What else do zoos do?
Everyone loves going to the zoo! You can see incredible animals up close and support them at the same time. Did you know there’s more than the animals and soft pretzels? Keep reading to find out what’s going on behind the curtains for our favorite animals.
Zoos that are accredited by the Association of Zoos and Aquariums (AZA) are required to use a percentage of their donations for conservation efforts. Conservation is a term that can mean many things like habitat reintroduction programs, habitat restoration programs, etc. Accredited organizations are important in the effort to rehabilitate and reintroduce species. In addition to the conservation efforts, they are responsible for advocacy and awareness of many species. In large cities where people can feel disconnected from nature, the zoo is an escape and a way to connect again. By visiting the zoos, people are learning about species they might have not known before and additionally, how to help those species. If zoos didn’t exist, our favorite animals would be forgotten.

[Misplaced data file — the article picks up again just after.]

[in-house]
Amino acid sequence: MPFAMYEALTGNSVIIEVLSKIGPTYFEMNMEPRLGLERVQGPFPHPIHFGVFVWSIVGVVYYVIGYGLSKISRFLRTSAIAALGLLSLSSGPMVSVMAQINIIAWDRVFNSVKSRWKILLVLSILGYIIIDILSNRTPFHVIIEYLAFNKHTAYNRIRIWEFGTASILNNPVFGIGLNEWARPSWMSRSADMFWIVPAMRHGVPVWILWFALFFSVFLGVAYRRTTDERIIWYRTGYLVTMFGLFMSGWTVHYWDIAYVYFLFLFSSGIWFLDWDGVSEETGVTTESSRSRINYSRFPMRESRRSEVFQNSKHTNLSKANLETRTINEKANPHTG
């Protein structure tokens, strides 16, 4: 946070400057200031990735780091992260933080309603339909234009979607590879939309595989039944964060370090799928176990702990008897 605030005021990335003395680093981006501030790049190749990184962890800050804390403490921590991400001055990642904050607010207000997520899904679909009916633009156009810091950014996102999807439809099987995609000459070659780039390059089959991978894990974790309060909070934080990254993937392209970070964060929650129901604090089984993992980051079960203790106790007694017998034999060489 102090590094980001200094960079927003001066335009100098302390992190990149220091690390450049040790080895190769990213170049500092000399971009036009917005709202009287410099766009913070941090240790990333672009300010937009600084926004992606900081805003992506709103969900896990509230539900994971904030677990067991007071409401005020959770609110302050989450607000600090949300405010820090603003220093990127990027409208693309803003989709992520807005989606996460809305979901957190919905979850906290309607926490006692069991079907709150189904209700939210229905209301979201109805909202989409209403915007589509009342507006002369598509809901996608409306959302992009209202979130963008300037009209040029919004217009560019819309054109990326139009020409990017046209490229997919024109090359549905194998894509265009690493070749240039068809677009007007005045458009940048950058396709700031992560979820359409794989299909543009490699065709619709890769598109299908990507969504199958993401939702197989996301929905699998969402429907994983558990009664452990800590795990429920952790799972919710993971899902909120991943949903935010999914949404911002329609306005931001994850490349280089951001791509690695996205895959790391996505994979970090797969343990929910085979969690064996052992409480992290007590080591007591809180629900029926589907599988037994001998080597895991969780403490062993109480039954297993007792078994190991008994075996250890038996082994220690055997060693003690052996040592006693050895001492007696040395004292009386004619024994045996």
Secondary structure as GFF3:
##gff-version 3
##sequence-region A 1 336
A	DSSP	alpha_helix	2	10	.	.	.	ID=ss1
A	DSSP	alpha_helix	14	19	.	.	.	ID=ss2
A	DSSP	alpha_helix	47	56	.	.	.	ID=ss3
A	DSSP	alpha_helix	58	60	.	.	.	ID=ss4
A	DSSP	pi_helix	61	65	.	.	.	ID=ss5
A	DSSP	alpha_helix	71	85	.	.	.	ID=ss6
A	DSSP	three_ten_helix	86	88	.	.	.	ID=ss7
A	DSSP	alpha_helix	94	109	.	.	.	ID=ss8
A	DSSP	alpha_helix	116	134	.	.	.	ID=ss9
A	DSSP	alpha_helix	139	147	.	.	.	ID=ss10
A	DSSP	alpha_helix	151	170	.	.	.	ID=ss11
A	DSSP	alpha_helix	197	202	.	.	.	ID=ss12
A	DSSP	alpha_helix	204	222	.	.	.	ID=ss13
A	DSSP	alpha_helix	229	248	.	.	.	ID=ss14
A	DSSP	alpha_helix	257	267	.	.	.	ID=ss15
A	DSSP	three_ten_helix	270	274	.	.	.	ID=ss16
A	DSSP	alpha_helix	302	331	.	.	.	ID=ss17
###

Breeding Programs in Zoos
Thanks to zoos, veterinarians have the opportunity to produce offspring in a controlled and safe environment. These breeding programs are crucial for survival of species like the black-footed ferrets, California condors, and the golden tamarins, just to name a few. These programs give animal caretakers hope all over the world. In the wild, breeding isn’t monitored and repopulation of species tends to fall to the wayside.
Opportunities for Research
Zoos provide opportunity for research in a stable and safe environment. Due to the monitoring of these animals, veterinarians can easily observe and study these species. We have found out so much information about zoo animals and wildlife because of these circumstances. In addition to the research, veterinarians store their newfound information in a database accessible to those in the industry across the globe. The Wild Animal Health Fund is proud to fund zoological studies that contribute to the advancement of medicine for zoo animals and wildlife. To see the animals the Wild Animal Health Fund has funded studies on, click here.